Yesterday, the Afghan National Army withdrew from two bases in the district of Musa Qala in Helmand. Today, we learn that the Afghan Army also withdrew from the district of Now Zad.
It appears that the Afghan military doesn’t intend to return to the bases anytime soon. As TOLONews reported, the bases are said to have been destroyed as the troops left:
Major general Mohammad Moeen Faqir, commander of 215 Maiwand Army Corps said Sunday that Afghan National Army (ANA) troops have withdrawn from three bases in Musa Qala and Nawzad districts in a move to improve security situations in the volatile province.
The three bases evacuated by the Afghan army are Sher Ghazian and Roshan tower bases in Musa Qala and Dahni base in Nawzad district.
According to members of the provincial council, 400 ANA troops were deployed in each base.
The ANA allegedly torched all three bases after leaving them. Security forces also reportedly evacuated the area under tight security from air and ground.
Helmand provincial council has criticized the ministry of defense for taking such a decision and warns of dire consequences.
“They [security forces] have left their military bases and outposts. Not only Musa Qala, but also Nawzad district is under the control of the Taliban,” said Ataullah Afghan, secretary of Helmand provincial council.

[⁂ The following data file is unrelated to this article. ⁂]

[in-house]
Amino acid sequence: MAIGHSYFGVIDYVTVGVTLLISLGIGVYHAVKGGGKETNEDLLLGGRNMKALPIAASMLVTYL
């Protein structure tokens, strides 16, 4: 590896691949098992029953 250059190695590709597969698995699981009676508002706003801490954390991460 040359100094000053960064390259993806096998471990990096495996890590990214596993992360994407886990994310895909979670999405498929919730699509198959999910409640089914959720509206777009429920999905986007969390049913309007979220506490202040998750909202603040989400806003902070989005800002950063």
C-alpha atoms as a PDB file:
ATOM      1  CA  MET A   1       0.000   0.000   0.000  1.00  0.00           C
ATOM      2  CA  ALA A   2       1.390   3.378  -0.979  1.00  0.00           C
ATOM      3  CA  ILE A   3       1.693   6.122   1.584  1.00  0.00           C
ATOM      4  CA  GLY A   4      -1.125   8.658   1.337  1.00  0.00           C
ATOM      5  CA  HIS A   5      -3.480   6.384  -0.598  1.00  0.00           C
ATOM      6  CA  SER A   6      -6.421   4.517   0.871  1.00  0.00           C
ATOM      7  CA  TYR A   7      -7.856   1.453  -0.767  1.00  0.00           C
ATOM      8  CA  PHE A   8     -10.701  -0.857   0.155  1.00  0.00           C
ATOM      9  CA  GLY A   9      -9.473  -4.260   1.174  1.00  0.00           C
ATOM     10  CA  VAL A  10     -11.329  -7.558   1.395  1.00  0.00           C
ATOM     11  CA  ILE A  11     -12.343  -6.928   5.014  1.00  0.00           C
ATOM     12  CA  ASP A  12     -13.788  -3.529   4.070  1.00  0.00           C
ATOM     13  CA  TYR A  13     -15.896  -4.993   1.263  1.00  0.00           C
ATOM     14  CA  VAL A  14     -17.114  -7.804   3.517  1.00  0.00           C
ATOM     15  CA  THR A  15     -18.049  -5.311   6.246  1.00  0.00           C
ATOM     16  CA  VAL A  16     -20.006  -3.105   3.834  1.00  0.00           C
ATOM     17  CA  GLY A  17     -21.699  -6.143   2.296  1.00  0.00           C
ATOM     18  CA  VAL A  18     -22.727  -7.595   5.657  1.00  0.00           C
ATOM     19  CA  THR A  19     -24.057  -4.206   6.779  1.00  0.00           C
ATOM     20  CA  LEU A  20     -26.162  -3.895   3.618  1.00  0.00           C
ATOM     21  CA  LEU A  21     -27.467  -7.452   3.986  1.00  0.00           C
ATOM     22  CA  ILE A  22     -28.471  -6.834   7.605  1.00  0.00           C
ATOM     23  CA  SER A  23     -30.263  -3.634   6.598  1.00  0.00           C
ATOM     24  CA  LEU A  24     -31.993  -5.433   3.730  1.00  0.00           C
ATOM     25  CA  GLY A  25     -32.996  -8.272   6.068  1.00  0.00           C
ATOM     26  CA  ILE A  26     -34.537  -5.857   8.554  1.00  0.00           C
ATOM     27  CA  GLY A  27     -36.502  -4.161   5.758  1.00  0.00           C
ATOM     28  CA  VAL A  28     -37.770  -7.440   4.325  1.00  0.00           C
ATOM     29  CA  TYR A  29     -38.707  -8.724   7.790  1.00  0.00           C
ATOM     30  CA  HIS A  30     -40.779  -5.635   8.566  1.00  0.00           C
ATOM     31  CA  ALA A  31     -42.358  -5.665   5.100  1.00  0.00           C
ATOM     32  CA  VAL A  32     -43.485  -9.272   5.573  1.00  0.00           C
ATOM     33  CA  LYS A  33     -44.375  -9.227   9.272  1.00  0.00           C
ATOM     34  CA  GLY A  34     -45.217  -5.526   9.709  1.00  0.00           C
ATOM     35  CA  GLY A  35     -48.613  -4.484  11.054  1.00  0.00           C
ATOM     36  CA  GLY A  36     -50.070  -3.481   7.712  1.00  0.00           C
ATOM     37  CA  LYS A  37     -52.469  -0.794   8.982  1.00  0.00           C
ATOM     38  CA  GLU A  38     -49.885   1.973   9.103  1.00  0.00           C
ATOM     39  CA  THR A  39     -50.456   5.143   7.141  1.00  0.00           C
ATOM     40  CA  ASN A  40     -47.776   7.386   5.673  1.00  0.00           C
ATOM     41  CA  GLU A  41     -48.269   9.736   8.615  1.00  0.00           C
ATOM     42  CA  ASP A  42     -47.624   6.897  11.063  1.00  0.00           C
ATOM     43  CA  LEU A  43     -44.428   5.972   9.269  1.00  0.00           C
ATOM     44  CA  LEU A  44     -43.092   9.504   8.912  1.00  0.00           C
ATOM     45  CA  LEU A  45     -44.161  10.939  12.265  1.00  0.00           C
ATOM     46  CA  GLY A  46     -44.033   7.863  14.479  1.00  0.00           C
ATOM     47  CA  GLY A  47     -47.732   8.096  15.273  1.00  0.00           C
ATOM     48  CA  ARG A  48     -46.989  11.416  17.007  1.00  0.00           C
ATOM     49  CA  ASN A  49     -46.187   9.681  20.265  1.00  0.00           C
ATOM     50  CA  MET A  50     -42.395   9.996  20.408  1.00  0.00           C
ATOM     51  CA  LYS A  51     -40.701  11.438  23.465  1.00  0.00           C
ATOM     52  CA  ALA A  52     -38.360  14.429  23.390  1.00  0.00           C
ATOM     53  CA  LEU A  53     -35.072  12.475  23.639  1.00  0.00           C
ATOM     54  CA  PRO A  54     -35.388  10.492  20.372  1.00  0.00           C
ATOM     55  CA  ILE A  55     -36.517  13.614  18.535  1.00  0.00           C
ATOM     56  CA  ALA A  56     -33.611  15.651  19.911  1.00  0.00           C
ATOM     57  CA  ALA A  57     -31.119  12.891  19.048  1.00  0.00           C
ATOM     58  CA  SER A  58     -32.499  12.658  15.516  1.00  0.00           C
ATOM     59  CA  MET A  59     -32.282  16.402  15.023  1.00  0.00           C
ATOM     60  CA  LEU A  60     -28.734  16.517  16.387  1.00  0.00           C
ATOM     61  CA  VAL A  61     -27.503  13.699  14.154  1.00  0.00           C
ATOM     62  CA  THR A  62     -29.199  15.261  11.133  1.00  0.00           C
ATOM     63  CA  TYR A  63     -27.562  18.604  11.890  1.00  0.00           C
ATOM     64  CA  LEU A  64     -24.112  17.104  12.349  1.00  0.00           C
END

Like Musa Qala, The Long War Journal considered Now Zad to be effectively under the control of the Taliban, as press reports from Afghanistan indicated that the Afghan military was confined to its base as the Taliban administered key areas. The military’s withdrawal from Now Zad confirms that the Taliban now fully controls the district.
Helmand’s governor is attempting to put the best face on the military’s abandonment of two key districts that have served as Taliban bastions over the past decade and a half. From TOLONews:
Meanwhile, provincial governor Mirza Khan Rahimi has said that the Afghan army evacuated the bases in line with a comprehensive strategy.
“We have no concerns regarding this step, but we have plans in place to ensure security of vulnerable areas,” said Mirza Khan Rahimi, governor of Helmand.
In the past, the Taliban has used the northern Helmand provinces of Musa Qala, Now Zad, Bagran (which has remained under Taliban control for more than a decade), Washir (the status of Washir is unclear but the Afghan military operates a large base there), and Sangin and Kajaki (both which are heavily contested) to put pressure on the key central districts of Nahr-i-Sarraj, Nad Ali, and Lashkar Gah, which hosts the provincial capital. If the Afghan military and government officials believe that leaving Now Zad and Musa Qala will “improve security,” as TOLONews reported, then they haven’t been paying attention to the history of the fight in Helmand over the last decade.